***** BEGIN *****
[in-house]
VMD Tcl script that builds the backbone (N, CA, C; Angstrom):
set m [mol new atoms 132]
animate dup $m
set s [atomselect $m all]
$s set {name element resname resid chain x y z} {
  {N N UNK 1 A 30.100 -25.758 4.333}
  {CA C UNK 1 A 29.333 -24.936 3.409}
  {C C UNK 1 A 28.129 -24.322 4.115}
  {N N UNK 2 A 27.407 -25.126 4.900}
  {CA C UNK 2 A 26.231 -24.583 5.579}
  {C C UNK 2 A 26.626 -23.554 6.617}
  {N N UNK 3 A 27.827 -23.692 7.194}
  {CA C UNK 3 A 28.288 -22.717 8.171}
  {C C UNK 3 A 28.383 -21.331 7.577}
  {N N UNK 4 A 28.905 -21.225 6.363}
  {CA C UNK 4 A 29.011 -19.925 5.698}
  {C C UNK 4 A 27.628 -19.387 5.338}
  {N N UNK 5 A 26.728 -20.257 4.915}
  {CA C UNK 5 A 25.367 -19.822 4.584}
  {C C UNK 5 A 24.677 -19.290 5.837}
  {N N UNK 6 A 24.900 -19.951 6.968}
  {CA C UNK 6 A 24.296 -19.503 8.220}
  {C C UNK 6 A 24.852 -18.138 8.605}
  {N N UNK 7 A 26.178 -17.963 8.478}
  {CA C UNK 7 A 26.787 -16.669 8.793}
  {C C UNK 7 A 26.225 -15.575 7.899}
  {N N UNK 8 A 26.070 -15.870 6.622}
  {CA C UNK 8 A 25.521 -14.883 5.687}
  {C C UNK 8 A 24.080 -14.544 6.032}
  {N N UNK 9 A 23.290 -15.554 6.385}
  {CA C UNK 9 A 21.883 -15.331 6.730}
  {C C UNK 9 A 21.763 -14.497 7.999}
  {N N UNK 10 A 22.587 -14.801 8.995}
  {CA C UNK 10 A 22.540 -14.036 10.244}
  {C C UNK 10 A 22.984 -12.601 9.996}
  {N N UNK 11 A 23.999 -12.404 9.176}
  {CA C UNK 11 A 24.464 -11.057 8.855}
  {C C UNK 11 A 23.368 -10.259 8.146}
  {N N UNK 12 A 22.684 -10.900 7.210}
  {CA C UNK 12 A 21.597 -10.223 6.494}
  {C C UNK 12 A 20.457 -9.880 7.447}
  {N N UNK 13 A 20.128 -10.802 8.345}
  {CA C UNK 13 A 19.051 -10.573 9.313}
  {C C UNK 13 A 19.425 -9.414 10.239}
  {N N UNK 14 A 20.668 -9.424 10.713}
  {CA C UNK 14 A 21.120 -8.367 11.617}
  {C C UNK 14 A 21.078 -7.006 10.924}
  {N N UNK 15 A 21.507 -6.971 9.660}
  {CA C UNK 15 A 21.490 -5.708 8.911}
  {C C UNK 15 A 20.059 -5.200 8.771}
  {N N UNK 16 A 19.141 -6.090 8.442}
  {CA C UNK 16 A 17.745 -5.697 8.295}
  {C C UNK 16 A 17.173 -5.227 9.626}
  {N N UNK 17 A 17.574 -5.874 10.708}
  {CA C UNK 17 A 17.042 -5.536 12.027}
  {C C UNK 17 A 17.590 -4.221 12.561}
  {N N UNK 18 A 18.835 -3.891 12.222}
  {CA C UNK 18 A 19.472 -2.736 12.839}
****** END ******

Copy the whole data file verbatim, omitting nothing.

[in-house]
VMD Tcl script that builds the backbone (N, CA, C; Angstrom):
set m [mol new atoms 132]
animate dup $m
set s [atomselect $m all]
$s set {name element resname resid chain x y z} {
  {N N UNK 1 A 30.100 -25.758 4.333}
  {CA C UNK 1 A 29.333 -24.936 3.409}
  {C C UNK 1 A 28.129 -24.322 4.115}
  {N N UNK 2 A 27.407 -25.126 4.900}
  {CA C UNK 2 A 26.231 -24.583 5.579}
  {C C UNK 2 A 26.626 -23.554 6.617}
  {N N UNK 3 A 27.827 -23.692 7.194}
  {CA C UNK 3 A 28.288 -22.717 8.171}
  {C C UNK 3 A 28.383 -21.331 7.577}
  {N N UNK 4 A 28.905 -21.225 6.363}
  {CA C UNK 4 A 29.011 -19.925 5.698}
  {C C UNK 4 A 27.628 -19.387 5.338}
  {N N UNK 5 A 26.728 -20.257 4.915}
  {CA C UNK 5 A 25.367 -19.822 4.584}
  {C C UNK 5 A 24.677 -19.290 5.837}
  {N N UNK 6 A 24.900 -19.951 6.968}
  {CA C UNK 6 A 24.296 -19.503 8.220}
  {C C UNK 6 A 24.852 -18.138 8.605}
  {N N UNK 7 A 26.178 -17.963 8.478}
  {CA C UNK 7 A 26.787 -16.669 8.793}
  {C C UNK 7 A 26.225 -15.575 7.899}
  {N N UNK 8 A 26.070 -15.870 6.622}
  {CA C UNK 8 A 25.521 -14.883 5.687}
  {C C UNK 8 A 24.080 -14.544 6.032}
  {N N UNK 9 A 23.290 -15.554 6.385}
  {CA C UNK 9 A 21.883 -15.331 6.730}
  {C C UNK 9 A 21.763 -14.497 7.999}
  {N N UNK 10 A 22.587 -14.801 8.995}
  {CA C UNK 10 A 22.540 -14.036 10.244}
  {C C UNK 10 A 22.984 -12.601 9.996}
  {N N UNK 11 A 23.999 -12.404 9.176}
  {CA C UNK 11 A 24.464 -11.057 8.855}
  {C C UNK 11 A 23.368 -10.259 8.146}
  {N N UNK 12 A 22.684 -10.900 7.210}
  {CA C UNK 12 A 21.597 -10.223 6.494}
  {C C UNK 12 A 20.457 -9.880 7.447}
  {N N UNK 13 A 20.128 -10.802 8.345}
  {CA C UNK 13 A 19.051 -10.573 9.313}
  {C C UNK 13 A 19.425 -9.414 10.239}
  {N N UNK 14 A 20.668 -9.424 10.713}
  {CA C UNK 14 A 21.120 -8.367 11.617}
  {C C UNK 14 A 21.078 -7.006 10.924}
  {N N UNK 15 A 21.507 -6.971 9.660}
  {CA C UNK 15 A 21.490 -5.708 8.911}
  {C C UNK 15 A 20.059 -5.200 8.771}
  {N N UNK 16 A 19.141 -6.090 8.442}
  {CA C UNK 16 A 17.745 -5.697 8.295}
  {C C UNK 16 A 17.173 -5.227 9.626}
  {N N UNK 17 A 17.574 -5.874 10.708}
  {CA C UNK 17 A 17.042 -5.536 12.027}
  {C C UNK 17 A 17.590 -4.221 12.561}
  {N N UNK 18 A 18.835 -3.891 12.222}
  {CA C UNK 18 A 19.472 -2.736 12.839}